Gone With the Wind is an American phenomenon. Arguably the most popular American novel of all time, it sold over a million copies in its first six months (in the heart of the Depression), won a Pulitzer Prize for its author, and more remarkable still, returned to the New York Times Best
Seller list fifty years after its first appearance. Crowning its glory, David O. Selznick transformed the novel into one of the great films of all time, lifting its characters--especially the unforgettable Scarlett O'Hara and her lover-antagonist Rhett Butler--to the pinnacle of American popular
Now, in Southern Daughter, Darden Pyron provides an absorbing biography of Margaret Mitchell, the author of this American classic. In a solidly researched, sprightly narrative informed by a deep knowledge of Southern culture, Pyron reveals a woman of unconventional beauty, born into one of
Atlanta's most prominent families, and imbued from childhood with tales of the Civil War. Mitchell was a rebellious child, an independent woman who wanted a career and not a family (children made her wince), and a Catholic who defiantly left the Church, divorced her first husband, Red Upshaw (a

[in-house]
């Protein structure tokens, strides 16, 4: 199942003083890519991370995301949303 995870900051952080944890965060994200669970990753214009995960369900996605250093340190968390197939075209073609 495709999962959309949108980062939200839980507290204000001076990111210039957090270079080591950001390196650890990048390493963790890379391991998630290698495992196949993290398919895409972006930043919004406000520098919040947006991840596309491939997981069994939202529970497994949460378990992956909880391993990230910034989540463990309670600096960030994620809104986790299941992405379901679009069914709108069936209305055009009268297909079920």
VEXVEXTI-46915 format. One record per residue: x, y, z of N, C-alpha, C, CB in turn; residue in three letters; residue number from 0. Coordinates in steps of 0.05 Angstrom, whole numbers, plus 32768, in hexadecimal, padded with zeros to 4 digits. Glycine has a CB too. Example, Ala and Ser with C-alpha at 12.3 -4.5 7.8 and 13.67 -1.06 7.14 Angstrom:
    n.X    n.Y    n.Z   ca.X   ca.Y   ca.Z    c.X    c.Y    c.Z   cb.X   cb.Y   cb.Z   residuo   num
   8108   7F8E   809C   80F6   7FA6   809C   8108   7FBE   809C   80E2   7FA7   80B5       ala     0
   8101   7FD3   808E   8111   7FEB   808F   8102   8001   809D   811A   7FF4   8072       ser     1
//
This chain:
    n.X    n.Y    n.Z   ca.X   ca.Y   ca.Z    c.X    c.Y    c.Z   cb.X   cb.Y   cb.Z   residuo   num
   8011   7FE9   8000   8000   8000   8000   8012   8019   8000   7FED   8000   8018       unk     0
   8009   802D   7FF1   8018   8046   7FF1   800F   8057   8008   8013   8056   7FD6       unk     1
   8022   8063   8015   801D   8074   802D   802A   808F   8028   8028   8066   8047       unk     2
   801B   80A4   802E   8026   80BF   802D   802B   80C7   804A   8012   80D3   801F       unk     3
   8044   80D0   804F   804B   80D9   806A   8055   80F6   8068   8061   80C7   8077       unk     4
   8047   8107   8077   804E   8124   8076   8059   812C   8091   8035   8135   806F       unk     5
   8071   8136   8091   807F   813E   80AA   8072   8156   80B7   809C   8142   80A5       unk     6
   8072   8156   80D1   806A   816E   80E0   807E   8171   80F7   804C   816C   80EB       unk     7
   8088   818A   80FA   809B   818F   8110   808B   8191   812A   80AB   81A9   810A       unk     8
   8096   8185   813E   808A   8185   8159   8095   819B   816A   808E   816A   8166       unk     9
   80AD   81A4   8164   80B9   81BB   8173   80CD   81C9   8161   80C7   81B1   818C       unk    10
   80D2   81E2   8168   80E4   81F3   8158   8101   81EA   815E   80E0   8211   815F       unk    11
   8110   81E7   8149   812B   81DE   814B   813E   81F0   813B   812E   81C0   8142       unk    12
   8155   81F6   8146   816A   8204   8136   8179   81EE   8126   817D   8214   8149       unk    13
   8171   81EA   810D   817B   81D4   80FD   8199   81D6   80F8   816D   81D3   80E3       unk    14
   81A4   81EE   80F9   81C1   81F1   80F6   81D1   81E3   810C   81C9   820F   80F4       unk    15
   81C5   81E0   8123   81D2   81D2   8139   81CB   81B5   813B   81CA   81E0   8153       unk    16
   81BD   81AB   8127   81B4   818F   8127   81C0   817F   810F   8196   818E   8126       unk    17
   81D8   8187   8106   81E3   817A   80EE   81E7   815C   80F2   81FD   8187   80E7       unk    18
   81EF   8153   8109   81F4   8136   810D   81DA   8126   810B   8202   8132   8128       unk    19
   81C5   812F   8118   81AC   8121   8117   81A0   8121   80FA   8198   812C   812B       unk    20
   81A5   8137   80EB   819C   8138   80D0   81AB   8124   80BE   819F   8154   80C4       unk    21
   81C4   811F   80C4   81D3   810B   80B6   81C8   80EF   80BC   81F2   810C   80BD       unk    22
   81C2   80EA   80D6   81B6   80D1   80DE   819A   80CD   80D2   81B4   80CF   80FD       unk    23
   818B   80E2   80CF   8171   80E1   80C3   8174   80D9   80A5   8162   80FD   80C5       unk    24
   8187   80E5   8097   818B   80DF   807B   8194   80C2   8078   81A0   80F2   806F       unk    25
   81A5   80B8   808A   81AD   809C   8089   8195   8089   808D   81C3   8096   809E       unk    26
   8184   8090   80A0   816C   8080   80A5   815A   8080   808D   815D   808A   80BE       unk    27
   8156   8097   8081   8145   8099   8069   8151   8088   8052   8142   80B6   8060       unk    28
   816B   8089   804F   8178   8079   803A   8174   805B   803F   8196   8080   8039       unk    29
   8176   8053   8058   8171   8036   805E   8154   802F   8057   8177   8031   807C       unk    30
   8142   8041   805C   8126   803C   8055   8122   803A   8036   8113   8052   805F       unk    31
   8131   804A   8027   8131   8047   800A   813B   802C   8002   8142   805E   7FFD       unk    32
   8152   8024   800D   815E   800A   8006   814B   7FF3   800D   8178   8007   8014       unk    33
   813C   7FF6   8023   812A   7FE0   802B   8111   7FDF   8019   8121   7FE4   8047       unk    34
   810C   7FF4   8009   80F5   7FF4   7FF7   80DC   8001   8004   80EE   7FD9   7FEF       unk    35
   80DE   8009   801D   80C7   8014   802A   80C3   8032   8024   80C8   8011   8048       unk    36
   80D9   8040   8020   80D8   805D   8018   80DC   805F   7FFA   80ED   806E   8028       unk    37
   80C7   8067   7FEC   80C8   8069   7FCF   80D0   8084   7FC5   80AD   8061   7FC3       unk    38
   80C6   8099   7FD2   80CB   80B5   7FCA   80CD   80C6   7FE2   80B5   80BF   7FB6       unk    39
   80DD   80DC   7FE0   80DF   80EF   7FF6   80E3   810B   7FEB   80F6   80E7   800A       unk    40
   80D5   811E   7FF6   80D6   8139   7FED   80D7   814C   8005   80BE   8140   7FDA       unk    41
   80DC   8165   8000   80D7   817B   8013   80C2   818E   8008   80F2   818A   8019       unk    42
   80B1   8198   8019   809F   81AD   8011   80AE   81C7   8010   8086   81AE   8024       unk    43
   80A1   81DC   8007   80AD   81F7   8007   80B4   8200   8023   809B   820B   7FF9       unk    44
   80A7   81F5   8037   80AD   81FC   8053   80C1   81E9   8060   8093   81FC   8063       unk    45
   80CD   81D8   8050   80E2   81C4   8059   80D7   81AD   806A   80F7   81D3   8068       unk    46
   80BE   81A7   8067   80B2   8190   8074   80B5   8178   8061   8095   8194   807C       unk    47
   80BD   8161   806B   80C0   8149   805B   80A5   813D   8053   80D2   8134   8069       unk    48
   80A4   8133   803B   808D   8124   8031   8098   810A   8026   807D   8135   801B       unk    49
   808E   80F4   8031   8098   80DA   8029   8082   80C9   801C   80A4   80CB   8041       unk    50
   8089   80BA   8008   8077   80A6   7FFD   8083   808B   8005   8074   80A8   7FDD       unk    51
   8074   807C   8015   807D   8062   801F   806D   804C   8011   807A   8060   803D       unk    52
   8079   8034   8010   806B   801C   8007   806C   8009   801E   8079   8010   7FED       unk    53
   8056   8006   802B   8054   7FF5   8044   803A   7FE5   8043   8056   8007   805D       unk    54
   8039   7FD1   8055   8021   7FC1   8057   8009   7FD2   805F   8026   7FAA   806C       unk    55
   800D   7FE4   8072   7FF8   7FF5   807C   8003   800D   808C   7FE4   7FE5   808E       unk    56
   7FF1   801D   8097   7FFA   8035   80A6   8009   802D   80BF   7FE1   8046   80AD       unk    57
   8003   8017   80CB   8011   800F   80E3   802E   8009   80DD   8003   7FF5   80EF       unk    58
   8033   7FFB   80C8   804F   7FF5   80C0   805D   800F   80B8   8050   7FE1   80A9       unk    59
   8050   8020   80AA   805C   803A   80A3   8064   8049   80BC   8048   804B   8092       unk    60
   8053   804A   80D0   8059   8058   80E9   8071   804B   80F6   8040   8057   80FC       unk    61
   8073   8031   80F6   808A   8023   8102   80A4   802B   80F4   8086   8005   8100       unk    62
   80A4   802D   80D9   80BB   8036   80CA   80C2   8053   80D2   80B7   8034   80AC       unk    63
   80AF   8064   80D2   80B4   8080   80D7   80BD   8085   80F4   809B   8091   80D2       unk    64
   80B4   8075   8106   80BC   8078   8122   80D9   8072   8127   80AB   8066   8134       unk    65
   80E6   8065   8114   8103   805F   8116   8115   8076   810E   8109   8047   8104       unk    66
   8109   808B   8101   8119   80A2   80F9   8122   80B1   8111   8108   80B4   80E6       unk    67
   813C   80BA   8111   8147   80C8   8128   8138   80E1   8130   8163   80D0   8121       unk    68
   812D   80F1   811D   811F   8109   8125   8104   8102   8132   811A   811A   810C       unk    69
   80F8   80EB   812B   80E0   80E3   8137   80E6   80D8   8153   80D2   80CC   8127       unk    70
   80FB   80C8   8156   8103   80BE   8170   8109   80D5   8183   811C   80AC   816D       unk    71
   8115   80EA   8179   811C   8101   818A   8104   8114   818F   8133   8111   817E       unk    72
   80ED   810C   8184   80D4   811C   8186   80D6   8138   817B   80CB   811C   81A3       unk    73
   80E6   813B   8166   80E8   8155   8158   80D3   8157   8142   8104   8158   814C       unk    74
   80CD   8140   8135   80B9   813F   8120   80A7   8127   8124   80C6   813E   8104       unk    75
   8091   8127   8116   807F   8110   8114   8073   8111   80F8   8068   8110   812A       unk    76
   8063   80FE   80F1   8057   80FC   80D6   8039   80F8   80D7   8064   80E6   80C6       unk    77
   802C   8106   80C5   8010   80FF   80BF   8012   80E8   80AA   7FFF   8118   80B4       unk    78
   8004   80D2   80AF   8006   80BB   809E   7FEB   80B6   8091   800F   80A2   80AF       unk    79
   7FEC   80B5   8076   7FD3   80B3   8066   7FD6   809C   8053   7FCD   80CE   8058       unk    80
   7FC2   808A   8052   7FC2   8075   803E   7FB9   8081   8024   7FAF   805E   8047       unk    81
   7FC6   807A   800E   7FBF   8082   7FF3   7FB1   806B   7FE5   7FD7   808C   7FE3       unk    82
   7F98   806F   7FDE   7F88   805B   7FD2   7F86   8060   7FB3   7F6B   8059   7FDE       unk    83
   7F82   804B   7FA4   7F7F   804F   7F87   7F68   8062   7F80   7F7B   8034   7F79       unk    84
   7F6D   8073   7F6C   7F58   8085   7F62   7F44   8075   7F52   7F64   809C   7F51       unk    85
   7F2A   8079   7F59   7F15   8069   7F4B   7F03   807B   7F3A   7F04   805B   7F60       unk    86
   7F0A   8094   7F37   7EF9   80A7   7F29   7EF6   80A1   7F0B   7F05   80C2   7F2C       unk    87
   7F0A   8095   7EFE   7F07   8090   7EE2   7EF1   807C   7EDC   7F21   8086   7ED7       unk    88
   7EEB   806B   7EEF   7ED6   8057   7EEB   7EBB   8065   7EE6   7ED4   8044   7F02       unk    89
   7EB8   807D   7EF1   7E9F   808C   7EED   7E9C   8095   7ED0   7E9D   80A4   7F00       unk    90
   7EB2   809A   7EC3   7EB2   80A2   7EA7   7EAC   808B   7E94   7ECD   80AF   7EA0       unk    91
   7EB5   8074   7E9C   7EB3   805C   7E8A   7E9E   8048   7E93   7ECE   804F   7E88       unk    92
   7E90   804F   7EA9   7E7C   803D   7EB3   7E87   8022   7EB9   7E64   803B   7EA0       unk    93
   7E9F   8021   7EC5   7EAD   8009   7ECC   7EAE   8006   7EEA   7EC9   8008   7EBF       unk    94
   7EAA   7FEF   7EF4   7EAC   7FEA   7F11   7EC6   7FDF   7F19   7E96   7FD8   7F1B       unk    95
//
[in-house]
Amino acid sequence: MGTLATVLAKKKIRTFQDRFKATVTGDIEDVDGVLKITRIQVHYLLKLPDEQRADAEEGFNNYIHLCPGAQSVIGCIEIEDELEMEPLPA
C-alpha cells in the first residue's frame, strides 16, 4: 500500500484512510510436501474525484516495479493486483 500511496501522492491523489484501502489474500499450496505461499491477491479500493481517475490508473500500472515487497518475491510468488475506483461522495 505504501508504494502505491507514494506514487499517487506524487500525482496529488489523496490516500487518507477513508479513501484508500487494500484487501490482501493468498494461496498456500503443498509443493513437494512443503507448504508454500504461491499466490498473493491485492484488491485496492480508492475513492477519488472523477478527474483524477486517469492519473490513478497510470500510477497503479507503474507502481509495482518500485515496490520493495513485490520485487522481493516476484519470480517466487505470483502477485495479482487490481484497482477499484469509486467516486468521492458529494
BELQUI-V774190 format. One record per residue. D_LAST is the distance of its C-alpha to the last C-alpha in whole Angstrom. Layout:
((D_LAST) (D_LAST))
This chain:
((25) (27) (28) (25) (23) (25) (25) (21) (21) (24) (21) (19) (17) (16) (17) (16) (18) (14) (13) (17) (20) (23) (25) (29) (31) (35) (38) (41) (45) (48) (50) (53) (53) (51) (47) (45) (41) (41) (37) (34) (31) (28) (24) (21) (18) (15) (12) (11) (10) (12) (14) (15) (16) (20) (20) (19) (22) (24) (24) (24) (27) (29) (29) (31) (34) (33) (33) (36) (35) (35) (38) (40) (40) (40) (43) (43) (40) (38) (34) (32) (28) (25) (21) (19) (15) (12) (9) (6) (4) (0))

ne'er-do-well and sometime bootlegger), and married John Marsh (who had been Upshaw's best man). Fans of Gone With the Wind will find several chapters in Southern Daughter that trace how these elements in Mitchell's biography made their way into her fiction, including the most surprising identity
for the fictional Rhett Butler. As a further surprise to most Americans who know only the film version of Gone With the Wind, Pyron reveals how Mitchell intended her book as a repudiation of the then popular"moonlight on the magnolias" genre of Civil War romance. Equally interesting is his
portrait of Mitchell after the novel's success: the incredible flood of letters (in the 13 years before her death, Mitchell wrote at least ten thousand letters, an astonishing number of which ran pages and pages); the filming of Gone With the Wind, whose script ultimately required seventeen writers,
including F. Scott Fitzgerald and Ben Hecht; and the lavish film premier in Atlanta.
Whether describing Mitchell's earliest writing (such as The Cow Puncher and Phil Kelley, Detective, in which she played Zara the female crook), or discussing her final years, which were marred by constant pain and illness, wrangles with agents and publisher, and her increasing affection for
litigation, this perceptive, sympathetic, and engagingly written biography illuminates the life of a major writer and the book she created, a work peopled with characters who still loom large in the American imagination.